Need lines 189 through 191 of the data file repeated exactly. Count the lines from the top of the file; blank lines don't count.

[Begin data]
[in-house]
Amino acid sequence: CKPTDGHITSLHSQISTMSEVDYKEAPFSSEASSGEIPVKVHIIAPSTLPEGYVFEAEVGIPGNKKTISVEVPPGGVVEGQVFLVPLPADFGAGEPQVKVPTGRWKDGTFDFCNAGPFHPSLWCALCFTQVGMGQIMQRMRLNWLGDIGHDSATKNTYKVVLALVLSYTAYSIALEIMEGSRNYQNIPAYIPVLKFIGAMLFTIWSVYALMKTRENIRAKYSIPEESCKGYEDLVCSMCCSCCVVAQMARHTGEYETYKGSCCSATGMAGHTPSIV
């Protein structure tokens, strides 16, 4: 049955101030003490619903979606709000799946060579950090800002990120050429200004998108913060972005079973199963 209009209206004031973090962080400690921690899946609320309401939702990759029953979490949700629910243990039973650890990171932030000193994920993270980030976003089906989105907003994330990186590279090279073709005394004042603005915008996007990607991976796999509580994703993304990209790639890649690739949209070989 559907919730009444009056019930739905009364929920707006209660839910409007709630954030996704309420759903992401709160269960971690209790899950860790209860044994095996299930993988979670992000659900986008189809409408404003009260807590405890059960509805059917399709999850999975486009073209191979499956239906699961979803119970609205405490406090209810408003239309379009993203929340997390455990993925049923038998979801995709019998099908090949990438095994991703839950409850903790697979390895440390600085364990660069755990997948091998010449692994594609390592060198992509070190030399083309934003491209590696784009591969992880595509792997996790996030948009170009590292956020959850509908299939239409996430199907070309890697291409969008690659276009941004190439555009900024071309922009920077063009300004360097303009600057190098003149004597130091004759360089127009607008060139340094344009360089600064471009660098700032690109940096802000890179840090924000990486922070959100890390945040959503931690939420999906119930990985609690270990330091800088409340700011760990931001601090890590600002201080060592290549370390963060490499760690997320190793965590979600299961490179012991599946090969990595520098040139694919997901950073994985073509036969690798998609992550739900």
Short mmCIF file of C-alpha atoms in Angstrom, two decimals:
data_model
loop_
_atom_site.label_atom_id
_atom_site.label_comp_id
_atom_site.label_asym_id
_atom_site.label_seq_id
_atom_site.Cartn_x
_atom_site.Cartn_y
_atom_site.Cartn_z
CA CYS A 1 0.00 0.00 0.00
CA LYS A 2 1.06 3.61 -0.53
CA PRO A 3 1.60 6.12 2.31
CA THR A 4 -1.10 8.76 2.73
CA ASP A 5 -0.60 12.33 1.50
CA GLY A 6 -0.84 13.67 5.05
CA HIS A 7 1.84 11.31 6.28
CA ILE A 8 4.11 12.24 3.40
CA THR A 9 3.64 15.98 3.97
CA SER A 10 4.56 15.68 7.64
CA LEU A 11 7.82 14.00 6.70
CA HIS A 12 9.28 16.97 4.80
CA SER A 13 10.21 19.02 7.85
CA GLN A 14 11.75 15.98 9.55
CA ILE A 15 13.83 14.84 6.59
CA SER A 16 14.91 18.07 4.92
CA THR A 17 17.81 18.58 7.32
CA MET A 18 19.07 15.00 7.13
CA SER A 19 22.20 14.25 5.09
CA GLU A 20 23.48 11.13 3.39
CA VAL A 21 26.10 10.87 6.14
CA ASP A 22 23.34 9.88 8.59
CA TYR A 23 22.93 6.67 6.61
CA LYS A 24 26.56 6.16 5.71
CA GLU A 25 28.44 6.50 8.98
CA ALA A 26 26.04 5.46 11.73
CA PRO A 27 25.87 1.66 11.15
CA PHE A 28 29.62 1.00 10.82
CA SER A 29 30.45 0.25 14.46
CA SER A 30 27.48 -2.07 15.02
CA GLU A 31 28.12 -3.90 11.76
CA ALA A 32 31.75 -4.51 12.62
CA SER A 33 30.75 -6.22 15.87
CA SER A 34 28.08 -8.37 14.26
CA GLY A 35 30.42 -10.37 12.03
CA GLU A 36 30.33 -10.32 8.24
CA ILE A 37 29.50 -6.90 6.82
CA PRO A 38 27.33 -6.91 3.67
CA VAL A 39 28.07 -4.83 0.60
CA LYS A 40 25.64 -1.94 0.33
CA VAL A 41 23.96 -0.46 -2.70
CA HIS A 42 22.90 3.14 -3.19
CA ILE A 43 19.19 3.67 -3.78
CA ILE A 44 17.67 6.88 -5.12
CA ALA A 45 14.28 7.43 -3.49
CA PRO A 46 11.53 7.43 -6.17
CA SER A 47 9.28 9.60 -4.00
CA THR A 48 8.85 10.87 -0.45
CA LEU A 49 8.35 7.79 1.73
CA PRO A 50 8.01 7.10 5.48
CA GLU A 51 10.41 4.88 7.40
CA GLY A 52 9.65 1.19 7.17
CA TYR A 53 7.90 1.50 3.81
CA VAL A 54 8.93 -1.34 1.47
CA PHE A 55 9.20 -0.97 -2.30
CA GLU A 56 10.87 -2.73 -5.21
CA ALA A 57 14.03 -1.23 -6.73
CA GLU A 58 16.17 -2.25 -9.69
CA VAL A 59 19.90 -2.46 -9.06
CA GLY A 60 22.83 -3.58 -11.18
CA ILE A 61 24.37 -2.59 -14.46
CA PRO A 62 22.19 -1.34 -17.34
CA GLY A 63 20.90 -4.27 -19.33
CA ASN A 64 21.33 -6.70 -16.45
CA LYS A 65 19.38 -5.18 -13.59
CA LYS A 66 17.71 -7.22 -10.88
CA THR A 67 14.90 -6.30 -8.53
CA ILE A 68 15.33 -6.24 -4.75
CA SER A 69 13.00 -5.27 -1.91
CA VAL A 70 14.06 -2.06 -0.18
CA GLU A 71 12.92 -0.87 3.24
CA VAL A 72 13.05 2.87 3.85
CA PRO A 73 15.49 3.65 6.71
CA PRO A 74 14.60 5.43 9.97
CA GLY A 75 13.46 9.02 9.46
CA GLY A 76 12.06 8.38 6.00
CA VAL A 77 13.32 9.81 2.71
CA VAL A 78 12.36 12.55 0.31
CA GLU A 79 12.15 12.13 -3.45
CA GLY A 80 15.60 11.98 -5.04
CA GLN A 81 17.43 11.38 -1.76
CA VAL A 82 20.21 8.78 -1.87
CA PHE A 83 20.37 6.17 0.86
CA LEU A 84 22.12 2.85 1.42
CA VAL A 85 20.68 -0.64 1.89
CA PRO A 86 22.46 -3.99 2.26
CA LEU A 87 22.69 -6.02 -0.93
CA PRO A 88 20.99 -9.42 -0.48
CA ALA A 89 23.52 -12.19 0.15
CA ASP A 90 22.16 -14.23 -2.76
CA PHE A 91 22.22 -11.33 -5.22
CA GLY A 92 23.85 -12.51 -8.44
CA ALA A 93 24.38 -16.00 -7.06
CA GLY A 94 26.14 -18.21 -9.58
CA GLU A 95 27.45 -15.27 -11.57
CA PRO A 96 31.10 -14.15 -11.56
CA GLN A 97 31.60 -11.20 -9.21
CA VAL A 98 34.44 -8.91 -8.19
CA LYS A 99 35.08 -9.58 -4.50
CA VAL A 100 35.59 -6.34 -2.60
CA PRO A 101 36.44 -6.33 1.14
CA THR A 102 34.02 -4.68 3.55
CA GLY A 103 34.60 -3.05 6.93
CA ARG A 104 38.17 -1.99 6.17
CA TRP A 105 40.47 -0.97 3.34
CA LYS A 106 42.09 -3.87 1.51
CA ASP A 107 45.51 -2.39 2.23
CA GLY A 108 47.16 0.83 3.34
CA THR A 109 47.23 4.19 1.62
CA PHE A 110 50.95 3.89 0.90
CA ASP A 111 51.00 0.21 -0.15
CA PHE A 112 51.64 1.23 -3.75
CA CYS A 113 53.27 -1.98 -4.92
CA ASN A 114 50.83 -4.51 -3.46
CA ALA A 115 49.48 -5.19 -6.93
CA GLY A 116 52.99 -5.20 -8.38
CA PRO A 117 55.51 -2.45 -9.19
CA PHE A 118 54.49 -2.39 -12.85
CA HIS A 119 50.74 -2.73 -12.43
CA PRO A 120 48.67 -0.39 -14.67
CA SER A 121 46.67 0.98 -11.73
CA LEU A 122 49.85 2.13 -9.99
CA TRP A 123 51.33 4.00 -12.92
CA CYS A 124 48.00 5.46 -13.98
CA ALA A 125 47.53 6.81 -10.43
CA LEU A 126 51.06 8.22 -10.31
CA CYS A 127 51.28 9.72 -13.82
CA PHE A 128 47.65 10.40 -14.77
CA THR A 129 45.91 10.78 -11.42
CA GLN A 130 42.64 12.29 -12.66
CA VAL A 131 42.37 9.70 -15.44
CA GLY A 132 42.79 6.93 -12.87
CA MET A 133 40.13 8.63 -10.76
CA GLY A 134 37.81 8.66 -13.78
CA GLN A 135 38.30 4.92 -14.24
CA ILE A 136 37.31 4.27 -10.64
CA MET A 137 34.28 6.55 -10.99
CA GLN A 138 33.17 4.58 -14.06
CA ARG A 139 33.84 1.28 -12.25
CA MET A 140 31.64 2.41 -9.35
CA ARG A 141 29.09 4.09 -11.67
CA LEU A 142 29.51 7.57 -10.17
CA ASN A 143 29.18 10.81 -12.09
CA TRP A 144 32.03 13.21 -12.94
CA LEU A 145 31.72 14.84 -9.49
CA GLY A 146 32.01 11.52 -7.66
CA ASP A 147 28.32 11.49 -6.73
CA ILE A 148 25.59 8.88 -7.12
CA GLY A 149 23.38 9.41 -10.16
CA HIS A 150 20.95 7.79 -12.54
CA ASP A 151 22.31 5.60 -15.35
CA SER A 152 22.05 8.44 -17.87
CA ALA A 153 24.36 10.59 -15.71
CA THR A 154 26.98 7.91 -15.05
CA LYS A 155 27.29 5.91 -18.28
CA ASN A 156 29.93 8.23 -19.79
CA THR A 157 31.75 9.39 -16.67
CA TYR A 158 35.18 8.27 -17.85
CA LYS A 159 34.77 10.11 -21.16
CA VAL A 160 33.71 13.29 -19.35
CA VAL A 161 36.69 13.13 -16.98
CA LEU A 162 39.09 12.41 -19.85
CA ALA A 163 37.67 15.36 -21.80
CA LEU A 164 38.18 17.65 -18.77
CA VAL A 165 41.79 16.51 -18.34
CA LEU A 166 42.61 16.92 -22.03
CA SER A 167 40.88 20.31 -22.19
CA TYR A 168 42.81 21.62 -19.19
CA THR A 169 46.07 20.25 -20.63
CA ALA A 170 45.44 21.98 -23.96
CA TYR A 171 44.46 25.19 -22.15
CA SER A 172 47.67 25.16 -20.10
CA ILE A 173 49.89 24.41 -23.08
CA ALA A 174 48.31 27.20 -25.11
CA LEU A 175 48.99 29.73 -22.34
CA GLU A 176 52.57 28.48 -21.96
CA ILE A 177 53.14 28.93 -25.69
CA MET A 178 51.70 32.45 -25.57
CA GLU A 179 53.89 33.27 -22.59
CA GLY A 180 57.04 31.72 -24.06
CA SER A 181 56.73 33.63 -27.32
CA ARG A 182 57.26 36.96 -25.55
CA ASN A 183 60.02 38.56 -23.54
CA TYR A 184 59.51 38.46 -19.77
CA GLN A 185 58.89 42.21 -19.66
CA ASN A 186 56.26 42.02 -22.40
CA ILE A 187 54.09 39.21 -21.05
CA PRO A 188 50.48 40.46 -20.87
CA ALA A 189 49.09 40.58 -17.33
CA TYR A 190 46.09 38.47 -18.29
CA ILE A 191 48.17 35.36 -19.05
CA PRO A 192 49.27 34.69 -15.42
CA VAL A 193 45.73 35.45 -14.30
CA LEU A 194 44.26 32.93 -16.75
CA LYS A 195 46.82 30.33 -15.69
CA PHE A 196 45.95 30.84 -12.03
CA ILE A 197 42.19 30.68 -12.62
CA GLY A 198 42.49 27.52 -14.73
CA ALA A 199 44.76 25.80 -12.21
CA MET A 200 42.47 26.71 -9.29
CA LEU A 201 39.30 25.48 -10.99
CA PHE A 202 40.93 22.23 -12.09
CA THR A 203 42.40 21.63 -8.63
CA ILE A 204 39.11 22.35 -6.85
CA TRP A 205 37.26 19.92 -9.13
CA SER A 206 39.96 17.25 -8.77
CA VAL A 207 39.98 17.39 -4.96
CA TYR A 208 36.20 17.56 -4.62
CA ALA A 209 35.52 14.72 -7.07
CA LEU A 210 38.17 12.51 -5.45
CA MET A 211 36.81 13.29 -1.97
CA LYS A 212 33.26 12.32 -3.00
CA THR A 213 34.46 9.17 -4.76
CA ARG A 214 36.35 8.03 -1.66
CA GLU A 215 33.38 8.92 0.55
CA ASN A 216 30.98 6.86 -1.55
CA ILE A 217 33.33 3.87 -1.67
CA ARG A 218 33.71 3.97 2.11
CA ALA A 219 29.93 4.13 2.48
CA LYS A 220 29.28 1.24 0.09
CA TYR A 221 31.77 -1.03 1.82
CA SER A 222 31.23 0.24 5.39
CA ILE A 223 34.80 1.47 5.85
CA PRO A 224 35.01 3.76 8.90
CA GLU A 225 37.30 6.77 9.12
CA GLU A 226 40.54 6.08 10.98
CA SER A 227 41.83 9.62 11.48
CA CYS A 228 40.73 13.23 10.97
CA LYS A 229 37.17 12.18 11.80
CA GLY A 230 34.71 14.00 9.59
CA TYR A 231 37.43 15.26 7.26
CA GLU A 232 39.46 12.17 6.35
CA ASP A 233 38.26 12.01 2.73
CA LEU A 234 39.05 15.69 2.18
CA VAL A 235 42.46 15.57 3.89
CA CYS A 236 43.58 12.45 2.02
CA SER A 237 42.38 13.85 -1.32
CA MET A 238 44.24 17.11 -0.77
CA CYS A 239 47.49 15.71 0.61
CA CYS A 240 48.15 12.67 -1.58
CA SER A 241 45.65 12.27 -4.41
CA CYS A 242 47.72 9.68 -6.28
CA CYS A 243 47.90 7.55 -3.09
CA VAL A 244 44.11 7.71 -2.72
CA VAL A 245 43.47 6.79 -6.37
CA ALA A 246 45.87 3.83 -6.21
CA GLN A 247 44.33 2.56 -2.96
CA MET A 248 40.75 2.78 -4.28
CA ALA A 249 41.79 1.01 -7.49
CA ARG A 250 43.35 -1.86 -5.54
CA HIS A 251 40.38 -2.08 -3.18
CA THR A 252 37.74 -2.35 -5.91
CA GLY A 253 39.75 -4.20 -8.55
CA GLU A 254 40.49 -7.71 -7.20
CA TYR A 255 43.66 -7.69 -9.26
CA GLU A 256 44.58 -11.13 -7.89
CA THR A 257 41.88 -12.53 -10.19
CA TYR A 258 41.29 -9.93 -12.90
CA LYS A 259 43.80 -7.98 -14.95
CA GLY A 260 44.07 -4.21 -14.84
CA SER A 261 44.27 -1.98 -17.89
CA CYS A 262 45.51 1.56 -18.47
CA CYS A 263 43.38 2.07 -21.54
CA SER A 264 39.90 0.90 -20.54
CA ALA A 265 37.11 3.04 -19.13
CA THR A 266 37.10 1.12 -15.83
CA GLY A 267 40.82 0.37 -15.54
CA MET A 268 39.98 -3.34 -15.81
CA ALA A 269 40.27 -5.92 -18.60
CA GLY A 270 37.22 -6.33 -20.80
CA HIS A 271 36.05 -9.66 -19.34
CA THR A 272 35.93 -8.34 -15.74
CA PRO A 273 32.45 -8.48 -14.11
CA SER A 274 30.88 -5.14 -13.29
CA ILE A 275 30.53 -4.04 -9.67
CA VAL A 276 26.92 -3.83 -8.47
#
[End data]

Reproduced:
CA GLU A 176 52.57 28.48 -21.96
CA ILE A 177 53.14 28.93 -25.69
CA MET A 178 51.70 32.45 -25.57